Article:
Advanced statistical methods are common tools in the research of extreme weather events. For example, Galfi and Lucarini (2021) analysed surface HWs using the large deviation theory and found that the associated persistent atmospheric patterns are not typical (in the statistical sense) when compared to the climatology, but follow a dynamic which is already encoded in the natural climate variability. Lucarini and Gritsun (2020) considered blockings to be manifestations of unstable periodic orbits and their stability to be an indicator of predictability and the involved number of degrees of freedom. They find low predictability at the onset and the decay and increased predictability in the mature phase of blocking events in the Atlantic.

A more common tool for the examination of midlatitude circulation during heat waves is the Fourier series analysis of single-variable data along the latitude circles. This approach identifies anomalies in the planetary- and synoptic-scale Rossby waves during extreme events in terms of the Fourier amplitudes and phases of temperature, geopotential or wind variables at different levels. For example, Screen and Simmonds (2014) found a significant increase in the monthly variance and mean of anomalies of the Fourier amplitudes of 500 hPa geopotential heights for zonal wavenumbers 3–8 and suggested that amplified planetary waves are connected to temperature and precipitation extremes. Coumou et al. (2014) analysed wind fields at 300 and 500 hPa and found that zonal wavenumbers 6–8 are the most probable candidates for quasi-resonance (amplified quasi-stationary Rossby waves due to the resonance with free waves trapped within the waveguide) according to Petoukhov et al. (2013). More recently, Kornhuber et al. (2019) showed the coupling between the zonal wavenumber 7 in daily wind and temperature data at several standard pressure levels and surface extremes, such as HWs and floods which occurred during the boreal summer 2018.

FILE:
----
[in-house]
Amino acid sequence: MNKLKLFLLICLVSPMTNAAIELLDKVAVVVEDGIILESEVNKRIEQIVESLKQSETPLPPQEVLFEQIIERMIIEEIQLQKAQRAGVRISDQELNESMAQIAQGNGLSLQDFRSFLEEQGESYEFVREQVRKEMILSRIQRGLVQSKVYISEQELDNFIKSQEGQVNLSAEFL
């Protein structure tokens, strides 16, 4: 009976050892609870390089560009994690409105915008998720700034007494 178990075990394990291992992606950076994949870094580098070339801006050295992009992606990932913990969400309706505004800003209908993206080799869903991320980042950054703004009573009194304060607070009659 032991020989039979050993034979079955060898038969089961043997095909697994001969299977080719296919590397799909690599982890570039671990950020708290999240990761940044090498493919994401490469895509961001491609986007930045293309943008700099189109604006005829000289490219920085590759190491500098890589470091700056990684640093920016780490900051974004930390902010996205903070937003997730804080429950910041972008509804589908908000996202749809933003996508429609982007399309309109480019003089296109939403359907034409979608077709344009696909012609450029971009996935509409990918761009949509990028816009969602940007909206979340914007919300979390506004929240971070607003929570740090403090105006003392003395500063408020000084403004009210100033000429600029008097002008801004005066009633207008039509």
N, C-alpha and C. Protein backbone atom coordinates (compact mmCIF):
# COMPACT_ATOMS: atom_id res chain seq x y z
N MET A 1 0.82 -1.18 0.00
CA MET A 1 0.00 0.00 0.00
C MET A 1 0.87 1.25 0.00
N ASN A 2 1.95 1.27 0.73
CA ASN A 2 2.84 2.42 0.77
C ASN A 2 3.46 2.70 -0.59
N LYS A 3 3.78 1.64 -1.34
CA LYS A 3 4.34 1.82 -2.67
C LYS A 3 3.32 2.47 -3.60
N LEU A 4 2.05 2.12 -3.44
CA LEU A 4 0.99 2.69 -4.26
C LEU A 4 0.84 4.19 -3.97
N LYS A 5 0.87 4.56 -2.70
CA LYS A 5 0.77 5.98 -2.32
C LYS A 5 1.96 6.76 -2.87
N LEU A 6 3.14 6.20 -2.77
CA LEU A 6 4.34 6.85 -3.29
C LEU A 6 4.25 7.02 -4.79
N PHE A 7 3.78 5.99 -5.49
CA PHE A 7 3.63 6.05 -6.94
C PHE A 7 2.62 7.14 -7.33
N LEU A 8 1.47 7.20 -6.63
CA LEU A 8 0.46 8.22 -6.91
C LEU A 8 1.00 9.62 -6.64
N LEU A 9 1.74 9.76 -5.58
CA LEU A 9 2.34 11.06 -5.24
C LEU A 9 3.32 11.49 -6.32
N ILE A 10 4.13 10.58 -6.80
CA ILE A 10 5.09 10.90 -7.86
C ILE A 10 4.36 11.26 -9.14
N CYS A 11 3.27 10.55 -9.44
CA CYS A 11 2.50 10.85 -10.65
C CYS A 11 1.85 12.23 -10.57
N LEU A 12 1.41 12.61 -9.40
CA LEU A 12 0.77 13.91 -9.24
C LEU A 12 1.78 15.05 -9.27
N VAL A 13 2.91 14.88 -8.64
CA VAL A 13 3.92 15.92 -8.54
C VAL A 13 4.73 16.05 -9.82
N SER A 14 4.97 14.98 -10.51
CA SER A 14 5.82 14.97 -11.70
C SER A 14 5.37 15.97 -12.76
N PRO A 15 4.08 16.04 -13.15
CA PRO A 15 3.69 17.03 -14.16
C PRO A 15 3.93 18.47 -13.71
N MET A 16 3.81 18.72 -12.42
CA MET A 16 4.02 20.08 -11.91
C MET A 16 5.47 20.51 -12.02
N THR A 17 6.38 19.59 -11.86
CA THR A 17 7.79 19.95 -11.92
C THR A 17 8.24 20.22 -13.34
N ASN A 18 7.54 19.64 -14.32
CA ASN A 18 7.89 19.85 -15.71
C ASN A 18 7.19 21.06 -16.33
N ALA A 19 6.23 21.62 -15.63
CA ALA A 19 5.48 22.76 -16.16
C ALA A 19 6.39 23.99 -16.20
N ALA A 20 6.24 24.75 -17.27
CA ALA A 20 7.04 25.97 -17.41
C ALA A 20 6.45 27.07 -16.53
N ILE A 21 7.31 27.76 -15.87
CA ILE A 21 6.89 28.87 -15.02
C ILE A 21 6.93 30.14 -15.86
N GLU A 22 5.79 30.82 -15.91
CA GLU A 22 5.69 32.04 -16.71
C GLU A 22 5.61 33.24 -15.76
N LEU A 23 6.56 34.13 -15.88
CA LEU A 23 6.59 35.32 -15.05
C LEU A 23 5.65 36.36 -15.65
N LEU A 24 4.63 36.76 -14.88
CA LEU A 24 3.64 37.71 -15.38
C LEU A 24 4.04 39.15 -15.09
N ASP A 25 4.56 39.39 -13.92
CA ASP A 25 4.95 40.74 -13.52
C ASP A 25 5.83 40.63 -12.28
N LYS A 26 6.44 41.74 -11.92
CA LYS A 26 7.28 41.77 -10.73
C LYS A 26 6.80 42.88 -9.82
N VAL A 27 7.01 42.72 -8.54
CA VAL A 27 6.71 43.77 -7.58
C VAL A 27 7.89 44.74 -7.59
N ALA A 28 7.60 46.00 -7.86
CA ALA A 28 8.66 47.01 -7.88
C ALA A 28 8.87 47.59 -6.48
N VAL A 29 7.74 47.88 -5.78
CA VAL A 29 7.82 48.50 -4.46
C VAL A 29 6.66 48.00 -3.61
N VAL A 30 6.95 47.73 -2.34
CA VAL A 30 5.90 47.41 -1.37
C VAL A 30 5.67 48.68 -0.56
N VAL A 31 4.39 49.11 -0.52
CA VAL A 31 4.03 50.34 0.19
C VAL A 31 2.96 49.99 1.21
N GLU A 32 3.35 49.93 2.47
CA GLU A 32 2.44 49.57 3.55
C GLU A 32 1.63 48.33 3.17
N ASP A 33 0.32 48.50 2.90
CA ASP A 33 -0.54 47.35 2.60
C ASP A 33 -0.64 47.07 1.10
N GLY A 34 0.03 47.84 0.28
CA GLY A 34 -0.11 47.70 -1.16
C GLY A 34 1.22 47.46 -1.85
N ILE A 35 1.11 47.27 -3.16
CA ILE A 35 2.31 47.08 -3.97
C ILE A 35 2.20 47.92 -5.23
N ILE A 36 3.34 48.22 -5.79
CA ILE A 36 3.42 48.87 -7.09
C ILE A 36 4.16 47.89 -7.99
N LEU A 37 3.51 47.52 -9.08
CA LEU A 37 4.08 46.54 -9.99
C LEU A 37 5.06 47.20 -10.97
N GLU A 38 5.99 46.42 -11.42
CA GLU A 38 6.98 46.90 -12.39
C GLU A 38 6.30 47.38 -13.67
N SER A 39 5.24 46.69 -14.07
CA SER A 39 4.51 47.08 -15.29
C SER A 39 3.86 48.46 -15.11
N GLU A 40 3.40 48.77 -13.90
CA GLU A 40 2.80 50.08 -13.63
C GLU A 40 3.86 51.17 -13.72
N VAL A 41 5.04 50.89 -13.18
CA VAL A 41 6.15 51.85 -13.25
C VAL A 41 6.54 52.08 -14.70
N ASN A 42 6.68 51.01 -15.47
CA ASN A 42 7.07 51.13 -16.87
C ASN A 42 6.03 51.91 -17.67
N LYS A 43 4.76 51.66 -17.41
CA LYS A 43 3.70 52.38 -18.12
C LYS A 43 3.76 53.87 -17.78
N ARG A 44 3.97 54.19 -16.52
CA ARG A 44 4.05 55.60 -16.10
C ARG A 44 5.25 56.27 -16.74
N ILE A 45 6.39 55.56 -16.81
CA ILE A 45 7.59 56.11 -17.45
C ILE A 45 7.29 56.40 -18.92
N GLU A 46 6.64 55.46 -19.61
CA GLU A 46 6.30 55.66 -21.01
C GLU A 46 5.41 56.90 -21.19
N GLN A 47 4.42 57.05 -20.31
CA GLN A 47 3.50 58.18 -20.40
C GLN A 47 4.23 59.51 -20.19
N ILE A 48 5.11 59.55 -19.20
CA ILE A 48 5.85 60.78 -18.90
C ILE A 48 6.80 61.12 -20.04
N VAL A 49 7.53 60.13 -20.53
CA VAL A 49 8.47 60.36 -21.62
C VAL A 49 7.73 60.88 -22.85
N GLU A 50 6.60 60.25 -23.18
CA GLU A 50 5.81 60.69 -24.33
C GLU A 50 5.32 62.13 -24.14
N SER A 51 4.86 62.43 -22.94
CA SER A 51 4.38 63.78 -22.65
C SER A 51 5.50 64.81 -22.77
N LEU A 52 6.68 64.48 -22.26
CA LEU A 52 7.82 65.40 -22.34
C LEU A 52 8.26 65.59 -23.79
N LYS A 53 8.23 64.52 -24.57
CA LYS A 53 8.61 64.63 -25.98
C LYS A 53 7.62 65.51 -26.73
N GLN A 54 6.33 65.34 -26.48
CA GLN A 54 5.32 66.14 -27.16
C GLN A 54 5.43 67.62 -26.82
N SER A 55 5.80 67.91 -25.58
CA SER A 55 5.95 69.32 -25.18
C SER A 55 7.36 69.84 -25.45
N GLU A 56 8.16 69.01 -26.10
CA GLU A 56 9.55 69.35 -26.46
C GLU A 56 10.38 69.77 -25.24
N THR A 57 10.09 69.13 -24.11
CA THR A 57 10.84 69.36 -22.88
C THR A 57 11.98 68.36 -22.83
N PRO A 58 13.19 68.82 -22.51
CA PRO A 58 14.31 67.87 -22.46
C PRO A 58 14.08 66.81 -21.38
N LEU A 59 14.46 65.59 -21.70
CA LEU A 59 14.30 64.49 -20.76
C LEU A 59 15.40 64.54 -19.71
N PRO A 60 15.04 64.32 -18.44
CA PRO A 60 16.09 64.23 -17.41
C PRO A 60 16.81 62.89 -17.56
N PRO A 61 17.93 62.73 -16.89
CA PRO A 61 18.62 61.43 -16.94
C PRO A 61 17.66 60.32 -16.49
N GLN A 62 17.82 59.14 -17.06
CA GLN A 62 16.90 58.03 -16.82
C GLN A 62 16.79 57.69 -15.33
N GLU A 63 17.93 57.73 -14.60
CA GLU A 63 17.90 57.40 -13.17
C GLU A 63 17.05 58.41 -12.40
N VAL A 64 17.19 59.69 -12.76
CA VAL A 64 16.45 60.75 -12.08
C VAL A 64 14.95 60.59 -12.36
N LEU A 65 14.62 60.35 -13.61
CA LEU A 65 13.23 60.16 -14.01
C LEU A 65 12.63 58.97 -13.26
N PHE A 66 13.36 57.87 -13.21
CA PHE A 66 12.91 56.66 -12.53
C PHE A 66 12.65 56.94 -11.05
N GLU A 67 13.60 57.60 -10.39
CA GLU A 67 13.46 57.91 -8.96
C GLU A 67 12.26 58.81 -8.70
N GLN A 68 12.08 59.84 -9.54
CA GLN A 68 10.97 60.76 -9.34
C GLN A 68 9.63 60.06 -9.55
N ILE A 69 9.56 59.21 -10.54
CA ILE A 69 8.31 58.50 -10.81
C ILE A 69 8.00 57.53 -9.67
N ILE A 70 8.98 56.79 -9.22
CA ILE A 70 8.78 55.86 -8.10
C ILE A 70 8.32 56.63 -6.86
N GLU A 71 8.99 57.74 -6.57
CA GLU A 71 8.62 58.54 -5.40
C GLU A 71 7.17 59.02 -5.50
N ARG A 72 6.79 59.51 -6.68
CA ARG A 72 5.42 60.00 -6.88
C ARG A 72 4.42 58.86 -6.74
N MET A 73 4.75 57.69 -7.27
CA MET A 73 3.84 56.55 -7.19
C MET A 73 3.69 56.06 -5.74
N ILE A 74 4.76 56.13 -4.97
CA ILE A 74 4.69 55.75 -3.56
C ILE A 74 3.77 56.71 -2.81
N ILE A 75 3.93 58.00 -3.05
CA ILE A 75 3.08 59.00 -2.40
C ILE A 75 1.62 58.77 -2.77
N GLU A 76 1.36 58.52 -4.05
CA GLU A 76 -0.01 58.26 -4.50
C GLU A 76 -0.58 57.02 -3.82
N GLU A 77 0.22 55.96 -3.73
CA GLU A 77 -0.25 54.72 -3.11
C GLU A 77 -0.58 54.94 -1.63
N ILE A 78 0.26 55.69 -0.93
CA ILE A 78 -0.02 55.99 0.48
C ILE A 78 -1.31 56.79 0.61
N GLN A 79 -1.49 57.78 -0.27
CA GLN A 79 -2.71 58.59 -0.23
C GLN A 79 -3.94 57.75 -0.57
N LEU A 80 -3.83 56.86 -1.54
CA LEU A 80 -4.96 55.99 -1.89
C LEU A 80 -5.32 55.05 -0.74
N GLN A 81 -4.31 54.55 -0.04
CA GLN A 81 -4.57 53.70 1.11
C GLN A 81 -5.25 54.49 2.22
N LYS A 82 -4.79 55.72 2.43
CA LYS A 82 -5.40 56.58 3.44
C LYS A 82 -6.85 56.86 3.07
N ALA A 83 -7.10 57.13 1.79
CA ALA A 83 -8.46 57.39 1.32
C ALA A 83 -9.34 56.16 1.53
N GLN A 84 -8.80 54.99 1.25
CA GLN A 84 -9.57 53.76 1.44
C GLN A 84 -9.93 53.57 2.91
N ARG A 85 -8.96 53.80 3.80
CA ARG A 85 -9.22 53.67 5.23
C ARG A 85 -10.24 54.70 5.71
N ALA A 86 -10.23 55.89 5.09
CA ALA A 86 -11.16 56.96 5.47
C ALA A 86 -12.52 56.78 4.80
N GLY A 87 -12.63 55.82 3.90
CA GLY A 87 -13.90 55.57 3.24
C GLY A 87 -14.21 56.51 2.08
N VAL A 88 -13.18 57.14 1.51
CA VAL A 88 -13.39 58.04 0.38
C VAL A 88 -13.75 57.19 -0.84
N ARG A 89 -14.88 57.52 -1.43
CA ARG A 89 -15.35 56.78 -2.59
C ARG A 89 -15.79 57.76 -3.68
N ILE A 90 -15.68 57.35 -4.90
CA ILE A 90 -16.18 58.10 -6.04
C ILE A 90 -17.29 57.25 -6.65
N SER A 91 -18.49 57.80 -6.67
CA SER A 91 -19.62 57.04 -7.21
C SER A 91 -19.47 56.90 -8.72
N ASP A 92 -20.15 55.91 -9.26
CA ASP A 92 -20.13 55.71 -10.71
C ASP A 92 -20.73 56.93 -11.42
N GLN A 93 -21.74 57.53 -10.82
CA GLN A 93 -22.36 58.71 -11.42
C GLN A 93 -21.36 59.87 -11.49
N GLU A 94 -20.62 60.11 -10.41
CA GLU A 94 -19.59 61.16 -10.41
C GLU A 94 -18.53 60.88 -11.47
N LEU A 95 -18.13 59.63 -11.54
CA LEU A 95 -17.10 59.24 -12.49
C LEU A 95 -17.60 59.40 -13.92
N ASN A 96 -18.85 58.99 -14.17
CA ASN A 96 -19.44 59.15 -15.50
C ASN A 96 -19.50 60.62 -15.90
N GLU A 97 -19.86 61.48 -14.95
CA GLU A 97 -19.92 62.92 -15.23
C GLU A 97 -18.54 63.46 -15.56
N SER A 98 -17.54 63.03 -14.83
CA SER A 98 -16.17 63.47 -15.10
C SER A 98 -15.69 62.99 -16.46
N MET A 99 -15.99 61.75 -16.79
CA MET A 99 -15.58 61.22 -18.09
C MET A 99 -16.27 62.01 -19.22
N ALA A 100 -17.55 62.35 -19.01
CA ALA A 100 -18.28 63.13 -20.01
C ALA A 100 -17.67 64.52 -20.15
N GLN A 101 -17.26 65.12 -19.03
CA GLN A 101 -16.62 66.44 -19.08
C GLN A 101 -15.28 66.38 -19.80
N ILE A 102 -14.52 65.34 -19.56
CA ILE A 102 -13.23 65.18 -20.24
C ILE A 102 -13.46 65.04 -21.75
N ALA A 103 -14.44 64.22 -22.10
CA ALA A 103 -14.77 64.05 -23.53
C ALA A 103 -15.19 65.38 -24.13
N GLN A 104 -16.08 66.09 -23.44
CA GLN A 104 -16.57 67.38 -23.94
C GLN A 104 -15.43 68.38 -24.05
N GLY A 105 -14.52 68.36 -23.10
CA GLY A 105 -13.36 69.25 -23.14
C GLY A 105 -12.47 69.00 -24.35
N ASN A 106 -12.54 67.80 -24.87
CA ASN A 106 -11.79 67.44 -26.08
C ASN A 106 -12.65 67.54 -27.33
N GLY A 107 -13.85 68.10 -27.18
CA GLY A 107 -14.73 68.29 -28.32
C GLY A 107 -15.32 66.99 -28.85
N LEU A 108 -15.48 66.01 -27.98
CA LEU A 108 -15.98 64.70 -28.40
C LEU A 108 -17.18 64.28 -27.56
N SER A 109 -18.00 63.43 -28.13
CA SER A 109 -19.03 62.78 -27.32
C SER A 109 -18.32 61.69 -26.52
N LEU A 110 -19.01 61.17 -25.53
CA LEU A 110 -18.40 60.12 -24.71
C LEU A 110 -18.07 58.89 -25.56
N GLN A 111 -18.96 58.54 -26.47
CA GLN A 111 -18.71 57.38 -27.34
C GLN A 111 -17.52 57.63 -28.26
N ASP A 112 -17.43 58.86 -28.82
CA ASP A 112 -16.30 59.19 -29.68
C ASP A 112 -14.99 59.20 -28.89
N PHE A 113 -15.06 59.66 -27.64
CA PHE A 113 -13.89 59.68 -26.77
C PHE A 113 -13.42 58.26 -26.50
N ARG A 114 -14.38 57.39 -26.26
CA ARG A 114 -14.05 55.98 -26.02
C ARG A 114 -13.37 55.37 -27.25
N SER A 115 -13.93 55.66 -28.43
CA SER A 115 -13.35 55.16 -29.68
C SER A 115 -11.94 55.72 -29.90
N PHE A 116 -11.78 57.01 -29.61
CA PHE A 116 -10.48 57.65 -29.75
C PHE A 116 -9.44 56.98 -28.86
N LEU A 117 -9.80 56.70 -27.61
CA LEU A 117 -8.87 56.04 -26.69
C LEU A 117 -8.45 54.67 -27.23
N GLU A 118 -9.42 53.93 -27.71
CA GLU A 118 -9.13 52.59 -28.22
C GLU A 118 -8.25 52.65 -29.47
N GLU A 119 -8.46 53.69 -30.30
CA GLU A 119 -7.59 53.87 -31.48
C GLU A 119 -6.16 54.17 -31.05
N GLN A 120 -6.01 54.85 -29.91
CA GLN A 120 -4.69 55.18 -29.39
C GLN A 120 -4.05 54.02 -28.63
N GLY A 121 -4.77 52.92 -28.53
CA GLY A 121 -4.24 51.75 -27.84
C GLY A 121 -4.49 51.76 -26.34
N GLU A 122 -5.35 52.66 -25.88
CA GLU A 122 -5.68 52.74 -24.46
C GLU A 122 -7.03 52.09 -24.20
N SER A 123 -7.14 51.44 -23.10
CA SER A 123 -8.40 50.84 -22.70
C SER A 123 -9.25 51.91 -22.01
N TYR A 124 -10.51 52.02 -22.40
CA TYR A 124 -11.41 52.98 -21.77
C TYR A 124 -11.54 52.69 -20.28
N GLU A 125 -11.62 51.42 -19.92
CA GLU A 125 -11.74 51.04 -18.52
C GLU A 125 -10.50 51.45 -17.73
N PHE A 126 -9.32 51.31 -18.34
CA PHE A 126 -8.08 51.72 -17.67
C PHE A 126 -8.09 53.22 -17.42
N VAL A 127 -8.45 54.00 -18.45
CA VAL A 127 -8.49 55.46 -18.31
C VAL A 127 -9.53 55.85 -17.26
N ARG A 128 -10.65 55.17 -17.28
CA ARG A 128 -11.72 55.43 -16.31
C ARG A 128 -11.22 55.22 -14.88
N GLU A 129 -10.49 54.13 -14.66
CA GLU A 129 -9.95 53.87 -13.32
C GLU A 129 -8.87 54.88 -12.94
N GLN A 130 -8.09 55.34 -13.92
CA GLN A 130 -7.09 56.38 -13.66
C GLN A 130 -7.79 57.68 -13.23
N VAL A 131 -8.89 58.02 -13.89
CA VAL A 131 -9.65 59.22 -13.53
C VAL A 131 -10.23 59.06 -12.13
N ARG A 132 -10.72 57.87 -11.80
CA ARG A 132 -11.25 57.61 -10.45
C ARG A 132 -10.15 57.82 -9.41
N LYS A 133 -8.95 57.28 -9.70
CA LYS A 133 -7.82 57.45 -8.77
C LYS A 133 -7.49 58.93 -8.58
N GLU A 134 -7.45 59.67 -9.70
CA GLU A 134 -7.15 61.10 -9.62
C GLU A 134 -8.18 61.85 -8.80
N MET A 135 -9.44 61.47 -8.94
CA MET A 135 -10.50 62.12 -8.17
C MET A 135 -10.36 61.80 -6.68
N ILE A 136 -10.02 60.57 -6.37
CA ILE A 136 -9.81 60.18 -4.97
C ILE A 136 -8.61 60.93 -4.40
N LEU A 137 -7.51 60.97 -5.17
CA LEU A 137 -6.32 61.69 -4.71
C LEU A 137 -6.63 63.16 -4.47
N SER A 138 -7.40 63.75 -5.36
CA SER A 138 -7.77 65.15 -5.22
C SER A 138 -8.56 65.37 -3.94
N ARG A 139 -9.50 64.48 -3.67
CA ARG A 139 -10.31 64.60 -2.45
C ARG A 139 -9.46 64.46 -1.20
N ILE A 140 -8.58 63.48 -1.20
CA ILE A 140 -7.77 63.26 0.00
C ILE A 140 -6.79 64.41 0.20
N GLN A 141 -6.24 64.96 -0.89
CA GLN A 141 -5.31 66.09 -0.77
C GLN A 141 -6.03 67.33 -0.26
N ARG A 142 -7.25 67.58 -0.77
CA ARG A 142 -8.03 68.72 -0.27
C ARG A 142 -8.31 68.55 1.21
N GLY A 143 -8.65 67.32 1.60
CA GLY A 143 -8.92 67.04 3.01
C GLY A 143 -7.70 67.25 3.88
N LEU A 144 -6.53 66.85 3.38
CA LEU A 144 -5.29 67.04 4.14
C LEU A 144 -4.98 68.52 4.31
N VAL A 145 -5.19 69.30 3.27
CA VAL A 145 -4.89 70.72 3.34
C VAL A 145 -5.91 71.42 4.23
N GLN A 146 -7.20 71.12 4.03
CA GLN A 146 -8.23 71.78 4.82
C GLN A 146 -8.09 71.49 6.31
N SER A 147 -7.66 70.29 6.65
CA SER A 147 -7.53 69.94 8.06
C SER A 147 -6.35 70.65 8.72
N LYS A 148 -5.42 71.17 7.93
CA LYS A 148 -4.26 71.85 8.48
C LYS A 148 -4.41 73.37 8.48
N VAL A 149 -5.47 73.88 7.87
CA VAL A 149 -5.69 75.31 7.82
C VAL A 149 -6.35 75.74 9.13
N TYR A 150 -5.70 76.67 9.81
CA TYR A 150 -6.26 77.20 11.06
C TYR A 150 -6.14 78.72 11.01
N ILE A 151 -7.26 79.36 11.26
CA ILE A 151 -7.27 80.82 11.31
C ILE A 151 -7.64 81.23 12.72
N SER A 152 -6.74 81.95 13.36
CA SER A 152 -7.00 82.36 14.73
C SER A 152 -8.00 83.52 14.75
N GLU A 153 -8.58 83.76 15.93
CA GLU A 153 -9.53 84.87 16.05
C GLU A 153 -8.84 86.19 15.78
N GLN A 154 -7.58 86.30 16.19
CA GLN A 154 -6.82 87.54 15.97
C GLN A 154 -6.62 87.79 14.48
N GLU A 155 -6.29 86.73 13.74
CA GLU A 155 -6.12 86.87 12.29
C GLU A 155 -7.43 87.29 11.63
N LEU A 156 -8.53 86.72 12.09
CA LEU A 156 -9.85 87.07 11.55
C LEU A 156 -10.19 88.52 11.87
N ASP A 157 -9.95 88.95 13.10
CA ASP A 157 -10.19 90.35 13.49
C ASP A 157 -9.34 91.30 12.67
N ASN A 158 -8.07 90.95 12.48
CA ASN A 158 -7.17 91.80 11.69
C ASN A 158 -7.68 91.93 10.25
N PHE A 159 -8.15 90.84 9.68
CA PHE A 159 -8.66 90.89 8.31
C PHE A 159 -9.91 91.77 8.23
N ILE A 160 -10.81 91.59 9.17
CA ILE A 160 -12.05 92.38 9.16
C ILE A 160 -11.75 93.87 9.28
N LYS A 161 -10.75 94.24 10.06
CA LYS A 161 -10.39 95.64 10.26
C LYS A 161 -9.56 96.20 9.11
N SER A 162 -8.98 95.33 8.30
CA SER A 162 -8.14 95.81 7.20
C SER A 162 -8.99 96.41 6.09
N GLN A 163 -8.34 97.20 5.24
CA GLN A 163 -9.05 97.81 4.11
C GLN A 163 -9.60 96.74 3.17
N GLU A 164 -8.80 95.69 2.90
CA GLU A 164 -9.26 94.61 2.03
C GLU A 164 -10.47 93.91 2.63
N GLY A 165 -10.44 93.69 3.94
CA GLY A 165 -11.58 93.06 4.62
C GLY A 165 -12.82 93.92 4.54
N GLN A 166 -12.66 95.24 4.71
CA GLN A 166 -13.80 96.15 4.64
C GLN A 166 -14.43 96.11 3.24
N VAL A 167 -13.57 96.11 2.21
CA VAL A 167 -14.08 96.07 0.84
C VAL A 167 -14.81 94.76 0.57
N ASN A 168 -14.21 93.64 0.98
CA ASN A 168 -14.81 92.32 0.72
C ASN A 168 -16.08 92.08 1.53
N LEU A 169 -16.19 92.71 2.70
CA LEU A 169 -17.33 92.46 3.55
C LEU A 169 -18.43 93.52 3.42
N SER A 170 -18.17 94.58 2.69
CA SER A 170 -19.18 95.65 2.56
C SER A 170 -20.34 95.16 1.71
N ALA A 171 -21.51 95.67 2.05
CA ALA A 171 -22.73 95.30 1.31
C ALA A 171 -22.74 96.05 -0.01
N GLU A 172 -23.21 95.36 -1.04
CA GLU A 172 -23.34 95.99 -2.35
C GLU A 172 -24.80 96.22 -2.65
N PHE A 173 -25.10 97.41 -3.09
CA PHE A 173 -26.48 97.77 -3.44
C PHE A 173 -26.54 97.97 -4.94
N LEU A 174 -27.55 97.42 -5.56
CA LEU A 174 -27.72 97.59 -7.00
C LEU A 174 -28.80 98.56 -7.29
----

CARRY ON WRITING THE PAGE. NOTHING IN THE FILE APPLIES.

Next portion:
Our heuristic approach to spectral analysis of HWs considers the horizontal and vertical scales simultaneously by using the normal-mode function (NMF) decomposition to project daily circulation fields onto Rossby and non-Rossby components (Kasahara, 2020). The NMF decomposition is multivariate, meaning that the wind and geopotential variables are represented by the same spectral expansion coefficient thereby separating the circulation into the balanced (or Rossby) and unbalanced (non-Rossby) components.^{2}

Previous applications of the NMF decomposition showed that modal analysis complements other methods of analysing global circulation by providing scale- and dynamical-regime-dependent information on the variability and by quantifying it in wavenumber space (Žagar et al., 2017, 2020, 2019). Žagar et al. (2020) quantified amplitudes and trends in midlatitude travelling and quasi-stationary Rossby waves and in the equatorial wave activity in the reanalysis data. They found a statistically significant reduction of subseasonal variance in Rossby waves with zonal wavenumber *k*=6, along with an increase in variance in wavenumbers *k*= 3–5 in the summer seasons of both hemispheres. However, they did not attempt to relate these changes to the surface weather or extreme events. This task is carried out in the present study.